It is the very first time that the Gospel presents Jesus speaking and interacting with the teachers in the temple, asking them questions and giving answers. Now, what he says leaves everyone amazed and surprised by His intelligence. It is interesting to note that, in his first intervention, he does not teach while his interlocutors merely listen in silence. He actually interacts, dialogues, asks questions, listens, and responds, in very dynamic and lively dialogue, surprising absolutely everyone. His Word manages to touch everyone, and this is already apparent the first time he speaks. From the beginning, He not only shows the ability to personalize His dialogue with everyone he meets on His path but, also and above all, He shows his desire to speak to all because He “wants everyone to be saved and to come to the knowledge of the truth” (1 Tim 2:4). Everyone needs God’s salvation, and this redemption reaches every person through the divine mercy revealed in the Son’s face. “For this reason—says Pope Francis—, I have proclaimed an Extraordinary Jubilee of Mercy as a special time for the Church, a time when the witness of believers might grow stronger and more effective” (Misericordiae Vultus 3). This invitation is primarily addressed to the Church, because She is the first “to announce the mercy of God, the beating heart of the Gospel, which in its own way must penetrate the heart and mind of every person. The Spouse of Christ must pattern her behavior after the Son of God who went out to everyone without exception” (Misericordiae Vultus 12). There is no frailty, weakness, or human misery that cancels or stops divine mercy, but rather, “once clothed in mercy, even if the inclination to sin remains, it is overcome by the love that makes it possible for her to look ahead and to live her life differently” (Misericordia et Misera 1). It is wrong and somewhat misleading to think of God’s merciful action as a reward given to those who have abandoned their misery. The mercy of God is never conquered or bought; on the contrary, it is always given and offered freely to everyone, so that each person may, like the prodigal son, be covered with the most beautiful robe by the Father who, since the day of his or her departure, has been waiting for him or her to come back and embrace a new life. Fundamentally, it is God’s mercy that generates the act of conversion, not the contrary. Human conversion will never attract and win divine mercy. It is the always gratuitous and surprising experience of God’s forgiveness that stimulates in the human heart a true and sincere desire for conversion and a new life. This announcement is addressed to all, each in his unique and personal situation and condition. No one, absolutely no one is excluded from the mercy of God! The arms of the merciful Father are always open even for those who, for various reasons, are still living in a way that is at odds with the ideal of the Gospel. Therefore, as well, “it is important that the divorced who have entered a new union should be made to feel part of the Church. ‘They are not excommunicated’ and they should not be treated as such, since they remain part of the ecclesial community” (AL 243). Attention! This in no way calls into question the Christian doctrine on the gift of indissolubility in the Sacrament of Marriage. The Church is well aware that “any breach of the marriage bond is against the will of God” (AL 291), because the indissolubility of marriage is “a fruit, a sign and a requirement of the absolutely faithful love that God has for man and that the Lord Jesus has for the Church” (Familiaris Consortio 20). This explains the appeal that Pope Francis addresses to the entire ecclesial community: “The pastoral care of engaged and married couples should be centered on the marriage bond, assisting couples not only to deepen their love but also to overcome problems and difficulties. This involves not only helping them to accept the Church’s teaching and to have recourse to her valuable resources, but also offering practical programs, sound advice, proven strategies and psychological guidance. All this calls for a pedagogy of love, attuned to the feelings and needs of young people and capable of helping them to grow interiorly. Marriage preparation should also provide couples with the names of places, people and services to which they can turn for help when problems arise. It is also important to remind them of the availability of the sacrament of Reconciliation, which allows them to bring their sins and past mistakes, and their relationship itself, before God, and to receive in turn his merciful forgiveness and healing strength” (AL 211). It is, therefore, urgent to make all the necessary instruments available, so that we may live the extraordinary gift of the indissolubility of the nuptial sacrament and bring it to fulfillment; and we must, above all, make everyone aware that Christ “in the celebration of the sacrament of matrimony offers a ‘new heart’: thus the couples are not only able to overcome ‘hardness of heart’ (Mt 19,8), but also and above all they are able to share the full and definitive love of Christ, the new and eternal Covenant made flesh. Just as the Lord Jesus is the ‘faithful witness’ (Ap 3:14), the ‘yes’ of the promises of God (cf. 2 Cor 1:20) and thus the supreme realization of the unconditional faithfulness with which God loves His people, so Christian couples are called to participate truly in the irrevocable indissolubility that binds Christ to the Church His bride, loved by Him to the end” (Familiaris Consortio 20). Given the great wealth of the Gospel’s extraordinary truths and these concrete, realistic pastoral guidelines, we need to ask ourselves the basic questions of how much time, space, and resources our Christian communities dedicate to conjugal and premarital pastoral care? The responsibility for the many marriage failures is all too easily place on the shoulders of the spouses alone. It is, perhaps, important for the ecclesial community to ask how much accompaniment and discernment young couples have benefited from, before taking the big step of their life by receiving the Sacrament of Marriage? They must be offered what is due; above all “the initial years of marriage are a vital and sensitive period during which couples become more aware of the challenges and meaning of married life. Consequently, pastoral accompaniment needs to go beyond the actual celebration of the sacrament (Familiaris Consortio, Part III). In this regard, experienced couples have an important role to play. The parish is a place where such experienced couples can help younger couples, with the eventual cooperation of associations, ecclesial movements and new communities” (AL 223). The same care and attention must be given to all those in conflictive family situations. “Illumined by the gaze of Jesus Christ, ‘the Church turns with love to those who participate in her life in an incomplete manner, recognizing that the grace of God works also in their lives by giving them the courage to do good, to care for one another in love and to be of service to the community in which they live and work’” (AL 291). No one will ever be able to limit the boundaries of the work of divine grace, because it always acts, in everything and everywhere, in a humanly inconceivable way. However, the ecclesial community is called to a special mission that Pope Francis likes to interpret in this way: “I sincerely believe that Jesus wants a Church attentive to the goodness which the Holy Spirit sows in the midst of human weakness, a Mother who, while clearly expressing her objective teaching, ‘always does what good she can, even if in the process, her shoes get soiled by the mud of the street’” (AL 308). We now find ourselves at a central and crucial point of the Christian faith, where it is very easy to fall into two extremes: the first, which is perhaps culturally more common and widespread, tends to minimize any matrimonial status provided that one’s conscience is right before God; the other, now considered more retrograde, distinguishes the so-called regular Christians from those in “irregular” situations. Clearly, neither of these extremes is in line with the teaching of the Gospel or the Magisterium of the Church. The great proclamation that Christ brought to the world and that we must always reiterate, everywhere and in every time, is that God has a Great Dream for all, and no one is excluded. What is this Great Dream of God for everyone? It is, perhaps, better to start from what it is not. The divine dream is not marriage, nor is it the constitution of a family. Both are part of the Dream, because they trace the way, the road, the path, and the itinerary; but they never constitute the final goal of a person’s life. This means that those who fully live the Sacrament of Marriage already have on earth the foretaste of the final goal of the eternal wedding of Christ with the whole of humanity. However, those who for different reasons live their earthly existence in a situation of human frailty, where their sacramental marriage is tested and struck by incurable wounds, will not be excluded from the wedding banquet; on the contrary, the desire for this goal may burn even more strongly in their hearts because of their current human condition. What, then, is the Great Dream of God for all, from which no one is excluded? The eternal wedding with each human creature! Why in the reflection and, consequently, in the Church’s pastoral ministry, are such divergences underlined to the point of creating ambiguity and confusion in the minds of Christians? Because we often look at God’s Dream from an earthly perspective and not from that of heaven. When you look at a piece of embroidery from its reverse, you can only see many tangled threads, intertwined in a confusing and meaningless way. However, when you look at its front side, you can see with great surprise that thanks to that untidy intertwining of the threads a beautiful picture is realized, embroidered with love and patience by the hand of God. In the same way, we can perceive the beauty and the greatness of God’s Dream only if we look at it from the side of eternity. This precisely leads to Pope Francis’ invitation at the conclusion of Amoris Laetitia: “Our contemplation of the fulfilment which we have yet to attain also allows us to see in proper perspective the historical journey which we make as families, and in this way to stop demanding of our interpersonal relationships a perfection, a purity of intentions and a consistency which we will only encounter in the Kingdom to come. It also keeps us from judging harshly those who live in situations of frailty. All of us are called to keep striving towards something greater than ourselves and our families, and every family must feel this constant impulse. Let us make this journey as families, let us keep walking together. What we have been promised is greater than we can imagine. May we never lose heart because of our limitations, or ever stop seeking that fullness of love and communion which God holds out before us” (AL 325). Moreover, those who live in the grace of the Sacrament of Marriage also have a greater responsibility for situations of conjugal and family crises, if it is true that the Sacrament of Marriage—like the that of the Holy Orders—is directed toward the Church’s mission and edification. Indeed, “These situations  ‘require  careful discernment and respectful accompaniment. Language or conduct that might lead them to feel discriminated against should be avoided, and they should be encouraged to participate in the life of the community. The Christian community’s care of such persons is not to be considered a weakening of its faith and testimony to the indissolubility of marriage; rather, such care is a particular expression of its charity’” (AL 243). So, the indissolubility of marriage is not a gift only for the spouses; it is also for the whole community and especially for those who bear the wounds of a crisis in their marriage. In other words, if it is true that the spouses experience, by virtue of the nuptial grace, the power of their communion divinely, that irrepressible power cannot be enclosed within the walls of their couple or their family, but, by its very nature, reaches out and expands everywhere, making everyone, and especially those who are living conjugal and family dramas, relish the balm of communion, of God’s tenderness and compassion, passing through the ode of their marital indissolubility. This indissolubility is, therefore, a great gift for the whole Church because it communicates to everyone the eternal faithful love of God in Jesus Christ.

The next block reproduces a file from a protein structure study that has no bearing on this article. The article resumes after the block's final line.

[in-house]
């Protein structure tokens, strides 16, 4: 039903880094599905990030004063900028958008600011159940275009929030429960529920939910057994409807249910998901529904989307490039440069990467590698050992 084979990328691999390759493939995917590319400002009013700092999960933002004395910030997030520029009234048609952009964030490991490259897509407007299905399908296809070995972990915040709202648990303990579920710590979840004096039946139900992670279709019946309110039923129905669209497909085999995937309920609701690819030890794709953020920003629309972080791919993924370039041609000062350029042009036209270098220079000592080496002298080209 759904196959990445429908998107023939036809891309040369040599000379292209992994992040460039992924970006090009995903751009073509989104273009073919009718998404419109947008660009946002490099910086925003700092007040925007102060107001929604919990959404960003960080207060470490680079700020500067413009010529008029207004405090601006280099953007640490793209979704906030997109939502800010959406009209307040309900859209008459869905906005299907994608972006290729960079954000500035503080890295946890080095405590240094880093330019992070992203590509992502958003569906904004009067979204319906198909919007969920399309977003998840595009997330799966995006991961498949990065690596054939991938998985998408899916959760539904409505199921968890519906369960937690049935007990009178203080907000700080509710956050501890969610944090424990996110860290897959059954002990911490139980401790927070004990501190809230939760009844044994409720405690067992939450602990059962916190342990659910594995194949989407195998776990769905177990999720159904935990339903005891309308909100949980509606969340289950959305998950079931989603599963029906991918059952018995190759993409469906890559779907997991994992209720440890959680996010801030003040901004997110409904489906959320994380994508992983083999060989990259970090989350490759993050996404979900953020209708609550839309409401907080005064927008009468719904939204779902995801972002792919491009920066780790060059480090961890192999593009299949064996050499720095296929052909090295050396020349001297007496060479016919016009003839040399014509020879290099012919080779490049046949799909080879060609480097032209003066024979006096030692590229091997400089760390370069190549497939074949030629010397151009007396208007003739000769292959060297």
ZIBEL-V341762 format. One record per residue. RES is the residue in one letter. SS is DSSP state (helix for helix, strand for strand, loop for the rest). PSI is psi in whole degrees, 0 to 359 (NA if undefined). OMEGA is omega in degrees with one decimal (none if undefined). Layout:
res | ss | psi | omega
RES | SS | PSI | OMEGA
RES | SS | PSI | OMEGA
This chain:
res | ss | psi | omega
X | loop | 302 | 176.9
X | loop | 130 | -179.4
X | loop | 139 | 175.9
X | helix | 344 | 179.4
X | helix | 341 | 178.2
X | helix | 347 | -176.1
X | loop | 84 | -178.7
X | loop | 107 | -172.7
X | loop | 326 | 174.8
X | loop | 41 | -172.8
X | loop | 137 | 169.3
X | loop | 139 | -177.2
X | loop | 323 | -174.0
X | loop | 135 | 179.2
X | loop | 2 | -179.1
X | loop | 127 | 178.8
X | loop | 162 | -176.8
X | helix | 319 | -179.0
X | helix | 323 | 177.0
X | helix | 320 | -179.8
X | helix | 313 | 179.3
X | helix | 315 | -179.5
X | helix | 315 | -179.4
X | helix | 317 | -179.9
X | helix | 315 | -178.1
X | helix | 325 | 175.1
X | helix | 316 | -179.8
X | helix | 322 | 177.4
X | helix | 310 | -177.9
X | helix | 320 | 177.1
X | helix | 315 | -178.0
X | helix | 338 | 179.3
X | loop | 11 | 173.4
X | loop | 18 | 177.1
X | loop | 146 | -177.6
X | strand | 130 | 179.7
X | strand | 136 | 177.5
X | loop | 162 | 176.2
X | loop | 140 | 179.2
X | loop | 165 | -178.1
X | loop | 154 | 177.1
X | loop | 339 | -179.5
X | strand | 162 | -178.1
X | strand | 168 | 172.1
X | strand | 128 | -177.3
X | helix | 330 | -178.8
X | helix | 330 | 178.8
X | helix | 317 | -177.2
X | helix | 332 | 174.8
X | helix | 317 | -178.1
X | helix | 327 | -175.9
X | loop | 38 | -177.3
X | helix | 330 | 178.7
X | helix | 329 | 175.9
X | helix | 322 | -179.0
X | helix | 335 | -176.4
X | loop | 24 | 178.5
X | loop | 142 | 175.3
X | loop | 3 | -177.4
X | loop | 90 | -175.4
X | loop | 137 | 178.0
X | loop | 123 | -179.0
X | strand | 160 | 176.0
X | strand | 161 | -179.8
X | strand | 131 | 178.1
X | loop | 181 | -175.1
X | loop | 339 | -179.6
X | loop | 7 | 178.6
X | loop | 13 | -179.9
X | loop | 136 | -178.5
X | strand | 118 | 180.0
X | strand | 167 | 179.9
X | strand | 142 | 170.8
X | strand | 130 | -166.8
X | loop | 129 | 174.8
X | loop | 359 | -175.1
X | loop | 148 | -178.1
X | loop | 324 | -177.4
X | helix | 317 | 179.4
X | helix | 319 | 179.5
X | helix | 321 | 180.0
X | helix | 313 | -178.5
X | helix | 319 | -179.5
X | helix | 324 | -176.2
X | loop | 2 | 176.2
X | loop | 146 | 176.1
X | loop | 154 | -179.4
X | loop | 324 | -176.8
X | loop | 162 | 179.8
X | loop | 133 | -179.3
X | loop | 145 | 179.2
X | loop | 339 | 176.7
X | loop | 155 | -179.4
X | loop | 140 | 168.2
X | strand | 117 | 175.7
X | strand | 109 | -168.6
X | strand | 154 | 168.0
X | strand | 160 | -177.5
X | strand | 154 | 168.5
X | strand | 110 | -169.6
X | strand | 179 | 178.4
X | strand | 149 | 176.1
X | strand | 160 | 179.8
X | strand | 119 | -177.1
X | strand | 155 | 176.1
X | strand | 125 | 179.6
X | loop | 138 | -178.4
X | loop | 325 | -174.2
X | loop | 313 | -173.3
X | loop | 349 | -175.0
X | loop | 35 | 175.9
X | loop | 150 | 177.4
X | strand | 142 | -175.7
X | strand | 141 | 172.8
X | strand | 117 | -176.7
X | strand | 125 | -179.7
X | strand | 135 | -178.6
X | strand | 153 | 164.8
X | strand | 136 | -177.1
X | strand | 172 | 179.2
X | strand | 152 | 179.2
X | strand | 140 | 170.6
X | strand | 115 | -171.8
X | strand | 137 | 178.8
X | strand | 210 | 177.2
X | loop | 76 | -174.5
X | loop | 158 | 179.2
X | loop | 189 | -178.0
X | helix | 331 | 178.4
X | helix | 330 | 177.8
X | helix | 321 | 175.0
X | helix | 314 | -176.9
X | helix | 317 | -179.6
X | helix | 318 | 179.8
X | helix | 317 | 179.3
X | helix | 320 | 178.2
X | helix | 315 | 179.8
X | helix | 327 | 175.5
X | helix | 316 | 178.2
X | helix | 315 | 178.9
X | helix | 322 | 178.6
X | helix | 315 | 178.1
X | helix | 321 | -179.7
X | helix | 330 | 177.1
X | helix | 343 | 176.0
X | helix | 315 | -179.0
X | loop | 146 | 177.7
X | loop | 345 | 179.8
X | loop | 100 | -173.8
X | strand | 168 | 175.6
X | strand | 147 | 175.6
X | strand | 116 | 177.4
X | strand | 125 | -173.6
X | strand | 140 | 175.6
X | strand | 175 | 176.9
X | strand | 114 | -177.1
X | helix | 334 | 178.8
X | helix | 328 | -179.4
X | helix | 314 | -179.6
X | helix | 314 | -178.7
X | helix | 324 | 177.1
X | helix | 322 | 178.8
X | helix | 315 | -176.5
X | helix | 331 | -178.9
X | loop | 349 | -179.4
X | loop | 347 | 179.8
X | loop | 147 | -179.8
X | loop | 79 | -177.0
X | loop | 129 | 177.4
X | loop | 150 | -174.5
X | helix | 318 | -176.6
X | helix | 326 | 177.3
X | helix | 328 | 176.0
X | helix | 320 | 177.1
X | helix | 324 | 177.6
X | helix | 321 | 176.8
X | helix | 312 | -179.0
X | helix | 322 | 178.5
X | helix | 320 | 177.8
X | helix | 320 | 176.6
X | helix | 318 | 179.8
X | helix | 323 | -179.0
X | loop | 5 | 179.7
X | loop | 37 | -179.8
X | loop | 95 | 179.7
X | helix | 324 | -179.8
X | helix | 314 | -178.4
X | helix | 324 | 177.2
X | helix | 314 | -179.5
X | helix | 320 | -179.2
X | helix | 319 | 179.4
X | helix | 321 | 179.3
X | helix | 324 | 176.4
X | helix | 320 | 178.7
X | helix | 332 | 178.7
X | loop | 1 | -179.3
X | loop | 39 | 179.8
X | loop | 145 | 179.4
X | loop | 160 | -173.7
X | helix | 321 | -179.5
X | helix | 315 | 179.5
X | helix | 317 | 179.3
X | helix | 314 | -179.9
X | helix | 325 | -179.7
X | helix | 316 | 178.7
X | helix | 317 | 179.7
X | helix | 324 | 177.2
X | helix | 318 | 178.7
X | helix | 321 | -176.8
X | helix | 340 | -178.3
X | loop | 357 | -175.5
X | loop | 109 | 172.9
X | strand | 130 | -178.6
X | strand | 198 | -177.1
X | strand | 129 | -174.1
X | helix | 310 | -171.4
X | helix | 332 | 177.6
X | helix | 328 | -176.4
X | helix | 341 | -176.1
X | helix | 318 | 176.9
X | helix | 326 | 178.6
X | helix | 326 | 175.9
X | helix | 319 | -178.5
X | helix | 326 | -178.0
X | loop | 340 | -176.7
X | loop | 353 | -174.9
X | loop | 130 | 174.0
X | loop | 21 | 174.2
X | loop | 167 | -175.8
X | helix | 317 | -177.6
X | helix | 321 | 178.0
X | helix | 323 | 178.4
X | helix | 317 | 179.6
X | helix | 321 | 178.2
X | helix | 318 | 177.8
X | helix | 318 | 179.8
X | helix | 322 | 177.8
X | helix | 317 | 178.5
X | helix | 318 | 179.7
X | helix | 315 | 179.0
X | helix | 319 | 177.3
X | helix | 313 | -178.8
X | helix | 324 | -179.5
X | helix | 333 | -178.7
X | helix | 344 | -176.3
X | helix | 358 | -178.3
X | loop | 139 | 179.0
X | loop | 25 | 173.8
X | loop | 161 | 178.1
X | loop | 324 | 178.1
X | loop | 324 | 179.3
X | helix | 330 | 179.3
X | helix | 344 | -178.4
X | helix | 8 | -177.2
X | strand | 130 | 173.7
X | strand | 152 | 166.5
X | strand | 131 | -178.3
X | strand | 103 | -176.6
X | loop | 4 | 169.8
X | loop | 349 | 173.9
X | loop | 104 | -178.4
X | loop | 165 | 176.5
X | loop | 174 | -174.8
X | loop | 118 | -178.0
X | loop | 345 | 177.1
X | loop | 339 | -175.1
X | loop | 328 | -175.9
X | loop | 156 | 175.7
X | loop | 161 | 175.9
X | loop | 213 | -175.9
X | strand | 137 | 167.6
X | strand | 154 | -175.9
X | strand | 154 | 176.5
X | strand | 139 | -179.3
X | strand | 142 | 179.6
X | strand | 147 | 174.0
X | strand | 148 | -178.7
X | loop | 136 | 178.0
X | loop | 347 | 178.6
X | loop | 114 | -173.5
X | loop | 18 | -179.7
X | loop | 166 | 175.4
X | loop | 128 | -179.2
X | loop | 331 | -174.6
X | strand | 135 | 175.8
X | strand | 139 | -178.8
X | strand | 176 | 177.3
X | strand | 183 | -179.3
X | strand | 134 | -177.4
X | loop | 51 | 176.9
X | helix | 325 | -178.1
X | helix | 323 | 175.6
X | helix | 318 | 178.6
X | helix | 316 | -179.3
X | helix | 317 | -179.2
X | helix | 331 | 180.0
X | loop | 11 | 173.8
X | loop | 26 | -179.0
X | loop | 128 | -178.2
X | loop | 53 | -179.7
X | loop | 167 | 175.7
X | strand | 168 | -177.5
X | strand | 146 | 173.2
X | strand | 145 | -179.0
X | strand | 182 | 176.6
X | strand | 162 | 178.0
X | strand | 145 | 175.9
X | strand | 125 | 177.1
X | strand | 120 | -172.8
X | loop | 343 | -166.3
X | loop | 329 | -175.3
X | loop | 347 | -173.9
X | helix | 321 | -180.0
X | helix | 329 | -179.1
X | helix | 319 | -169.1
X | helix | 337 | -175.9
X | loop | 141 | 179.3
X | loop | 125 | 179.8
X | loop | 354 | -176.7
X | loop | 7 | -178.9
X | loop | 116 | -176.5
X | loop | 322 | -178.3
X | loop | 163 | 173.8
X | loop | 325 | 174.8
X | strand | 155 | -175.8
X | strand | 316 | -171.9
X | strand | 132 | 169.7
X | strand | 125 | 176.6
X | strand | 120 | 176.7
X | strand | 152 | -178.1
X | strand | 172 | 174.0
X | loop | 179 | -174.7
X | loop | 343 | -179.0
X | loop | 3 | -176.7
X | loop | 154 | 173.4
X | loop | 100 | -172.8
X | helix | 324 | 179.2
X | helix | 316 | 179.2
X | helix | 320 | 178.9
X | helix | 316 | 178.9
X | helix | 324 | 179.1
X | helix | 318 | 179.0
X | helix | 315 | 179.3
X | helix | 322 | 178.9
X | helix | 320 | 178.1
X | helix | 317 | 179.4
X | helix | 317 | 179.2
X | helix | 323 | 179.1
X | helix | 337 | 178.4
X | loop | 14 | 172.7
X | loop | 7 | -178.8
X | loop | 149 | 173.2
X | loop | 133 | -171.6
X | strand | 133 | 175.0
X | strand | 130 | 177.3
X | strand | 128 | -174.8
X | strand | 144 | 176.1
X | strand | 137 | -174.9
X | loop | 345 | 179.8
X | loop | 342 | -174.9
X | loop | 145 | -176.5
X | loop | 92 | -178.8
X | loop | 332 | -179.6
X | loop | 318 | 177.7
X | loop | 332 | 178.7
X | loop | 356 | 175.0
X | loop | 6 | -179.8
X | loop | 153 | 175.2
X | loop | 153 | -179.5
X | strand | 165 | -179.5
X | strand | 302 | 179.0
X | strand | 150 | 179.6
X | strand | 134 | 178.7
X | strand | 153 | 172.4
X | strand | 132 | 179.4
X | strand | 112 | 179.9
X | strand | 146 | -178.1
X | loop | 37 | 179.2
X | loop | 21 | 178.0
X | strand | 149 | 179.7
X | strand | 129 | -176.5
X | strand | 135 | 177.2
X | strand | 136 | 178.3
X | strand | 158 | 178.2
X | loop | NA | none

In the family


Let us reflect

  1. In what sense is the gift of the indissolubility of marriage not only for the couple but for the entire ecclesial community?
  2. What should be offered to a young couple that knocks on the church door to ask for the Sacrament of Marriage?


Let us live

  1. How could families become responsible agents of premarital and conjugal ministry in our church communities?
  2. In what sense and how are spouses called to make a valuable and unique contribution for all families suffering from any kind of crisis and conjugal fragility?



Let us reflect

In church


  1. What is God’s Great Dream for all, from which no one is excluded?
  2. How much time, how much space and how many resources do our Christian communities dedicate to premarital and conjugal pastoral care?



Let us live

  1. What kind of pastoral accompaniment, discernment, and integration is the Christian community called to implement for all families suffering from any kind of crisis and marital fragility?
  2. What difficulties does pastoral ministry encounter in relation with those who at times feel somewhat excluded from ecclesial communities because of their particular marital and family situations? What could be proposed to promote a true proclamation of God’s Great Dream for them?